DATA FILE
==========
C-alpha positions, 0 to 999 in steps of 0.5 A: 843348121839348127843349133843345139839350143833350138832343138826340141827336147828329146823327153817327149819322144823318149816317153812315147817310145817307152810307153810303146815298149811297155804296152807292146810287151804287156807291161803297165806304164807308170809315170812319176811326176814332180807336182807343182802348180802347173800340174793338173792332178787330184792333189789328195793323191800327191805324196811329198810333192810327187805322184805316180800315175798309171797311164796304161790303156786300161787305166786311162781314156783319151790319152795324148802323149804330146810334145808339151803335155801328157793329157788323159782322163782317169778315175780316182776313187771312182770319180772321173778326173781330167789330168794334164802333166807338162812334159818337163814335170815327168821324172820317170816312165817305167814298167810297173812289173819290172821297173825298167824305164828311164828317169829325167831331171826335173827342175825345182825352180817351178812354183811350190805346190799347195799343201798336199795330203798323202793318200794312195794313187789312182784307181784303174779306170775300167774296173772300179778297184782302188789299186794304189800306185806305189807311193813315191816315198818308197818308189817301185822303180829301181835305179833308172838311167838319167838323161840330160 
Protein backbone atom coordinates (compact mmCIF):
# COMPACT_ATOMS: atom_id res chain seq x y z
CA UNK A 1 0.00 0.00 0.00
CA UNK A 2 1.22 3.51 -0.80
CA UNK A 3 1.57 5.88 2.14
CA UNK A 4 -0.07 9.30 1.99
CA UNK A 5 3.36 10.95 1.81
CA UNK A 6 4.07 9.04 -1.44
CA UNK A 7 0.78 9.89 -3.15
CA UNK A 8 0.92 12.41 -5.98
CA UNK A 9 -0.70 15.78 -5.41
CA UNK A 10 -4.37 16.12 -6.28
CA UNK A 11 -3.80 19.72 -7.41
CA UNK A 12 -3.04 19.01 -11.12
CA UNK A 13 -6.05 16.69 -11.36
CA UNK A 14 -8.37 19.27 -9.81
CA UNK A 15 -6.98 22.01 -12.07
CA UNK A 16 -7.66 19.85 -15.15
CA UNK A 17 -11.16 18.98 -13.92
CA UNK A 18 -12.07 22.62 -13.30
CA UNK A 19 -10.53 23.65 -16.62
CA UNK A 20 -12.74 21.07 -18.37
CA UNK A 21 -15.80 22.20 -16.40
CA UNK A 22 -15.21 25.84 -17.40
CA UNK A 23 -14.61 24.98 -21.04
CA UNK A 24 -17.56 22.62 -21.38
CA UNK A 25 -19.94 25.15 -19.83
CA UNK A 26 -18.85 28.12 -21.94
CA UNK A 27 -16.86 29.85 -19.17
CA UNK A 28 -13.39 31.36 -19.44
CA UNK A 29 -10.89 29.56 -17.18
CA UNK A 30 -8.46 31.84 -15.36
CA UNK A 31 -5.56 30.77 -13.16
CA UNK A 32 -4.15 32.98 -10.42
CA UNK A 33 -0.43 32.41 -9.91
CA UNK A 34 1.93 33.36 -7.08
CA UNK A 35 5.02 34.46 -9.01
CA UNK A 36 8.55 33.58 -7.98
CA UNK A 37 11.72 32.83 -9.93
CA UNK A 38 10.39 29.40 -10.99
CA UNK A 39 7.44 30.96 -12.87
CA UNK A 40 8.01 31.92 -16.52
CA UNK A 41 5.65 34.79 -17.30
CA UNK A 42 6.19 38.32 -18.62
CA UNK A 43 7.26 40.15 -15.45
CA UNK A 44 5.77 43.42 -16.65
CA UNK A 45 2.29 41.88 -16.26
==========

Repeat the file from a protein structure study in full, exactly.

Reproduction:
C-alpha positions, 0 to 999 in steps of 0.5 A: 843348121839348127843349133843345139839350143833350138832343138826340141827336147828329146823327153817327149819322144823318149816317153812315147817310145817307152810307153810303146815298149811297155804296152807292146810287151804287156807291161803297165806304164807308170809315170812319176811326176814332180807336182807343182802348180802347173800340174793338173792332178787330184792333189789328195793323191800327191805324196811329198810333192810327187805322184805316180800315175798309171797311164796304161790303156786300161787305166786311162781314156783319151790319152795324148802323149804330146810334145808339151803335155801328157793329157788323159782322163782317169778315175780316182776313187771312182770319180772321173778326173781330167789330168794334164802333166807338162812334159818337163814335170815327168821324172820317170816312165817305167814298167810297173812289173819290172821297173825298167824305164828311164828317169829325167831331171826335173827342175825345182825352180817351178812354183811350190805346190799347195799343201798336199795330203798323202793318200794312195794313187789312182784307181784303174779306170775300167774296173772300179778297184782302188789299186794304189800306185806305189807311193813315191816315198818308197818308189817301185822303180829301181835305179833308172838311167838319167838323161840330160 
Protein backbone atom coordinates (compact mmCIF):
# COMPACT_ATOMS: atom_id res chain seq x y z
CA UNK A 1 0.00 0.00 0.00
CA UNK A 2 1.22 3.51 -0.80
CA UNK A 3 1.57 5.88 2.14
CA UNK A 4 -0.07 9.30 1.99
CA UNK A 5 3.36 10.95 1.81
CA UNK A 6 4.07 9.04 -1.44
CA UNK A 7 0.78 9.89 -3.15
CA UNK A 8 0.92 12.41 -5.98
CA UNK A 9 -0.70 15.78 -5.41
CA UNK A 10 -4.37 16.12 -6.28
CA UNK A 11 -3.80 19.72 -7.41
CA UNK A 12 -3.04 19.01 -11.12
CA UNK A 13 -6.05 16.69 -11.36
CA UNK A 14 -8.37 19.27 -9.81
CA UNK A 15 -6.98 22.01 -12.07
CA UNK A 16 -7.66 19.85 -15.15
CA UNK A 17 -11.16 18.98 -13.92
CA UNK A 18 -12.07 22.62 -13.30
CA UNK A 19 -10.53 23.65 -16.62
CA UNK A 20 -12.74 21.07 -18.37
CA UNK A 21 -15.80 22.20 -16.40
CA UNK A 22 -15.21 25.84 -17.40
CA UNK A 23 -14.61 24.98 -21.04
CA UNK A 24 -17.56 22.62 -21.38
CA UNK A 25 -19.94 25.15 -19.83
CA UNK A 26 -18.85 28.12 -21.94
CA UNK A 27 -16.86 29.85 -19.17
CA UNK A 28 -13.39 31.36 -19.44
CA UNK A 29 -10.89 29.56 -17.18
CA UNK A 30 -8.46 31.84 -15.36
CA UNK A 31 -5.56 30.77 -13.16
CA UNK A 32 -4.15 32.98 -10.42
CA UNK A 33 -0.43 32.41 -9.91
CA UNK A 34 1.93 33.36 -7.08
CA UNK A 35 5.02 34.46 -9.01
CA UNK A 36 8.55 33.58 -7.98
CA UNK A 37 11.72 32.83 -9.93
CA UNK A 38 10.39 29.40 -10.99
CA UNK A 39 7.44 30.96 -12.87
CA UNK A 40 8.01 31.92 -16.52
CA UNK A 41 5.65 34.79 -17.30
CA UNK A 42 6.19 38.32 -18.62
CA UNK A 43 7.26 40.15 -15.45
CA UNK A 44 5.77 43.42 -16.65
CA UNK A 45 2.29 41.88 -16.26